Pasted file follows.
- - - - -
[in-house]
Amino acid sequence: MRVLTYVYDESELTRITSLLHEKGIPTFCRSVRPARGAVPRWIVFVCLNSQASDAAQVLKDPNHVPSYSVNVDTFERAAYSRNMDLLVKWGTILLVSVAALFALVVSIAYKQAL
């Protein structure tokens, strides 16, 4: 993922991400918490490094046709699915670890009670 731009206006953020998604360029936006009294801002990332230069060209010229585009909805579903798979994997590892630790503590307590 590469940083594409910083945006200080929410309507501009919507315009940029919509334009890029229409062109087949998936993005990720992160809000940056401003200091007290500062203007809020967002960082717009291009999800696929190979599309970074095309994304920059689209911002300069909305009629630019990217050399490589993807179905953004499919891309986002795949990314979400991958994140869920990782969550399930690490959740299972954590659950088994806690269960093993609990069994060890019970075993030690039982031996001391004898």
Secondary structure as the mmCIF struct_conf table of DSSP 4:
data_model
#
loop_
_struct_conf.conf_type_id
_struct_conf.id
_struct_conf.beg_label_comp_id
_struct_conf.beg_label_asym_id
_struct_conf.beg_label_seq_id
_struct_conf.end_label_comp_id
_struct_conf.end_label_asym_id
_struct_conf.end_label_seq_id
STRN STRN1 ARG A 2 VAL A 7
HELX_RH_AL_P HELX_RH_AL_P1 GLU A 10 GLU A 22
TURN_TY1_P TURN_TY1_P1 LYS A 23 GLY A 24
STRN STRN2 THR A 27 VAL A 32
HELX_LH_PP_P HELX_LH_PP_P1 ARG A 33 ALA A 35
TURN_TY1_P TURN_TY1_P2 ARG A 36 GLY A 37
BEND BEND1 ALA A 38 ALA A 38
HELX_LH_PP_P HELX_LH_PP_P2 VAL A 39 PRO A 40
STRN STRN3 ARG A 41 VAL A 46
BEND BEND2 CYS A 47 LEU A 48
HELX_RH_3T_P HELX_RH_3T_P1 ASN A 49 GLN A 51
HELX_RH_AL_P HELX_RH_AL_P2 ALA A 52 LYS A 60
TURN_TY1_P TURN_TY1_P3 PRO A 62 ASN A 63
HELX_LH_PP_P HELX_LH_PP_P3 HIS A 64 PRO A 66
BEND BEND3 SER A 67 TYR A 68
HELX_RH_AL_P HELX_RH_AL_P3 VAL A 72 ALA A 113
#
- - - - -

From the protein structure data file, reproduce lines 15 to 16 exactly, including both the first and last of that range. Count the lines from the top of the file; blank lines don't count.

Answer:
_struct_conf.end_label_seq_id
STRN STRN1 ARG A 2 VAL A 7